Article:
(c) Connecticut Explored Inc. Fall 2019
On any weekday in Hartford women and children wait at the bus stop at the corner of Main and Gold streets. Lone men claim the steps of Center Church and the benches nearby. Behind the church, the bus stop, and the benches is the Ancient Burying Ground. Hundreds of people walk past each day, while tourists and a few residents walk its shaded paths. In these four acres the dead lie beneath markers carved with motifs of death heads, saints wearing diadems, and the occasional willow-and-urn. The 400 or so headstones are enclosed by a high fence and gates. A statue of Reverend Samuel Stone, bible in one hand, admonishing finger raised with the other, reminds visitors that Puritans once lived and died here.
And yet there are few signs in Hartford’s first—and for 150 years, only—burying ground of the non-English, non-Puritan population. No original or replica headstones indicate there were Native, African, and African Americans buried there. Today’s graveyard represents, by design, an homage to the founding white families. A memorial to the colonial-era Black Governors, African-American men elected as leaders by Hartford’s black residents, was erected in 1998 when children from Fox Middle School uncovered facts about the men. (See “Monument to the Black Governors,” Fall 2004.) Another memorial naming some African people buried there abuts it. Still hidden, though, are hundreds of interments of people of color. Far from being people on the margins, Hartford’s people of Native and African descent were absolutely crucial to its development. Their families are also “founders” whose contributions deserve remembering.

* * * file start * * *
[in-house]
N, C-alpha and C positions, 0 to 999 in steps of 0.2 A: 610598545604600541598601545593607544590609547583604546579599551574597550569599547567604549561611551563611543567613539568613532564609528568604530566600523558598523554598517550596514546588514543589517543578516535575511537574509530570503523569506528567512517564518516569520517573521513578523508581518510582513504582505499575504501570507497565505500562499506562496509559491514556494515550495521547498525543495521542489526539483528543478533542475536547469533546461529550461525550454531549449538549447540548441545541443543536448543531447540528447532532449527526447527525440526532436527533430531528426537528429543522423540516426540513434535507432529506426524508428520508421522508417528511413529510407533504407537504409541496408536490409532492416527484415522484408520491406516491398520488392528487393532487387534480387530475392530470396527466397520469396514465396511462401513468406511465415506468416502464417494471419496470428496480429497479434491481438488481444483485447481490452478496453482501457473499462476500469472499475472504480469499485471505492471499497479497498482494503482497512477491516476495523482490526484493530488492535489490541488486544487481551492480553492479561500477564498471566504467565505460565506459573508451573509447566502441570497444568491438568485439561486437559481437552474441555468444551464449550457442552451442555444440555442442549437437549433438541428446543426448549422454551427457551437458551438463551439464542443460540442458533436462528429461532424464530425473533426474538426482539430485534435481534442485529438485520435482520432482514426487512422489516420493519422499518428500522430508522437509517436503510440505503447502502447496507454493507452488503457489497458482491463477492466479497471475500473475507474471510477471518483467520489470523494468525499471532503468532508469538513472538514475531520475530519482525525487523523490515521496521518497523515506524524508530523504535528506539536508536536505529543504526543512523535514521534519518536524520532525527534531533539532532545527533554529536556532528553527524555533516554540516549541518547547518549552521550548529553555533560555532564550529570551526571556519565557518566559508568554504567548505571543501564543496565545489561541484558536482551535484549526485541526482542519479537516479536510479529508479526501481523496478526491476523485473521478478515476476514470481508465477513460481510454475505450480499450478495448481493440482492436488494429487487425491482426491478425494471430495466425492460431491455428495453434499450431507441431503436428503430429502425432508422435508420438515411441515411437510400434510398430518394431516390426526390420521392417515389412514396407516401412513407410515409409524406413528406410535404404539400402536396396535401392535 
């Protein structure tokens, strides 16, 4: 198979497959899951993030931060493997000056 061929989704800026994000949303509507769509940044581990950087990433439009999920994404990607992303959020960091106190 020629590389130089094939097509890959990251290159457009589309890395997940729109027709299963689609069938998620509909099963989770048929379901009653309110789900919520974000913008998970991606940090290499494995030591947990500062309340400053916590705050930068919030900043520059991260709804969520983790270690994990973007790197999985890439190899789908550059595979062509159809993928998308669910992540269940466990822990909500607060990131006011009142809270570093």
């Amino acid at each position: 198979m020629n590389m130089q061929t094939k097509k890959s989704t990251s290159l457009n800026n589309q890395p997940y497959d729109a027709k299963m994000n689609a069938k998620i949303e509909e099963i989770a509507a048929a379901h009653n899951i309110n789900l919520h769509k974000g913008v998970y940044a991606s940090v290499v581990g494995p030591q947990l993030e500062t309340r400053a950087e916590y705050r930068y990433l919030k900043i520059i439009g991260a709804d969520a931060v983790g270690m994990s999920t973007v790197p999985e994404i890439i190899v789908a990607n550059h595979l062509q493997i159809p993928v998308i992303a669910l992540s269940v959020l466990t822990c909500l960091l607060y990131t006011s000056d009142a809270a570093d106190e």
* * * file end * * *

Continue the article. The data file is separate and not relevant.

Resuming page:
Uncovering Their History: Africans, African Americans and Native Americans Buried in the Ancient Burying Ground, a project I directed, was commissioned by the Ancient Burying Ground Association and partially funded by the Connecticut State Historic Preservation Office. It has recovered the stories of people of color who lived and died in early Hartford. In his book African American Historic Burial Grounds and Gravesites of New England (McFarland, 2016), Glenn A. Knoblock estimated there were 300 burials of people of color. The project documented through sexton, probate, court and other records more than 300 people who are likely to have been buried in Hartford’s earliest extant graveyard.